Unending tears of writers, publishers
The Nigerian society has witnessed the administration of different governments; yet, none has been able to curtail piracy, rendering many owners of intellectual property angry, frustrated and penniless. In this report, JULIANA FRANCIS takes a look at latest victims, probing the challenges of Nigerian Copyrights Commission
Mr. Tony Iwena, Managing Director, Tonad Publishers Limited, was a picture of gloom as he slouched in the high-backed office chair. The weather was humid; only the humming of the ceiling fan cut through the graveyard silence that has enveloped the office as the man tried to gather his thoughts, which appeared to have been scattered by stress and the wind of time.
Flashes of pains and hopelessness chase across his aging face. His wife, like a bulwark sat beside him, intermittently offering comfort by patting his hands.
One of his workers, Mr. Clever Eseka, glanced uneasily at Iwena, worried by his mood. In fact, if it was possible for Iwena to roll on the ground and bawled his eyes out, he would have done so. He has watched helplessly as the publishing company, which he built from scratch, started wobbling and crumbling and almost now in ruins. He has lost most of his staff and millions of naira, if not billions. No thanks to piracy!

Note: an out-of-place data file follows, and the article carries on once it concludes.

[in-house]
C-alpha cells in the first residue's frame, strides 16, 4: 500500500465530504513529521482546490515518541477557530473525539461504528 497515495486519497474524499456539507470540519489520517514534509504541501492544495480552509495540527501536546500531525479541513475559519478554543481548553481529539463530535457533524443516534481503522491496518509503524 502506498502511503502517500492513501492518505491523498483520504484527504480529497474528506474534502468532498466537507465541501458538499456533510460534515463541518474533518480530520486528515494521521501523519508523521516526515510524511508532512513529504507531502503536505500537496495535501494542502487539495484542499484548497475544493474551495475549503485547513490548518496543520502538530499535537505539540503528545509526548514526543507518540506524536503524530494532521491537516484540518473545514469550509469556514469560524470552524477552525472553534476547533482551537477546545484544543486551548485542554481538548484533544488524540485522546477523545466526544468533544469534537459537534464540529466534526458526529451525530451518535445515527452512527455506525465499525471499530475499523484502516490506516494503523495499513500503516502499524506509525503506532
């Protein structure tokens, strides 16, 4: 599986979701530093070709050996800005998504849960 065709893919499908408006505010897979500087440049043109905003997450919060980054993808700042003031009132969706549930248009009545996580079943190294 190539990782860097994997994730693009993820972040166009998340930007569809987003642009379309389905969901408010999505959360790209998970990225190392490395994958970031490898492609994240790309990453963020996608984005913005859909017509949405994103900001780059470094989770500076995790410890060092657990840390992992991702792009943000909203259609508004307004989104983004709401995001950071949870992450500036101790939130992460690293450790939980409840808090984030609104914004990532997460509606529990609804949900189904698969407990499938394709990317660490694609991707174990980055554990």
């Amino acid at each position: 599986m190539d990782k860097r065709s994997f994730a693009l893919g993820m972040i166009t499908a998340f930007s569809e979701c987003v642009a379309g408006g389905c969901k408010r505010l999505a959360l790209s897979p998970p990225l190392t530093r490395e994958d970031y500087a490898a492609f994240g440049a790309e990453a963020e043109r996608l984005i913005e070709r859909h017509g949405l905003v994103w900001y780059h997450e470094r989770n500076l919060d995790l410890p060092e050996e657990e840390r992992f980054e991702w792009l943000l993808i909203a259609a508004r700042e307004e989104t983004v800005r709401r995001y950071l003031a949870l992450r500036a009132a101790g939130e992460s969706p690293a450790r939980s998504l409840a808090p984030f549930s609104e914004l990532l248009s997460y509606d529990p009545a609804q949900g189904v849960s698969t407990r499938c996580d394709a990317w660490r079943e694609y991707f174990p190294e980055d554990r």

When his publishing firm started showings signs of problems, Iwena never, in his wildest imagination, thought he could be at the mercy and pranks of pirates. He now knows better. He was further pained because those he trusted were at the centre of his songs of sorrow.
According to Iwena, the Managing Director of EPP Books Service Nigeria Limited, Mr. Chigozie Aguguo, Mr. Ikenna (Iwena former sales representative), Jayant Printey, a publishing firm based in India and their cohorts allegedly brought his firm to its knees. Tonad Publishers Limited had to lay off most of its workers, after the copyright infringement that ate deep into the financial muscle of the company.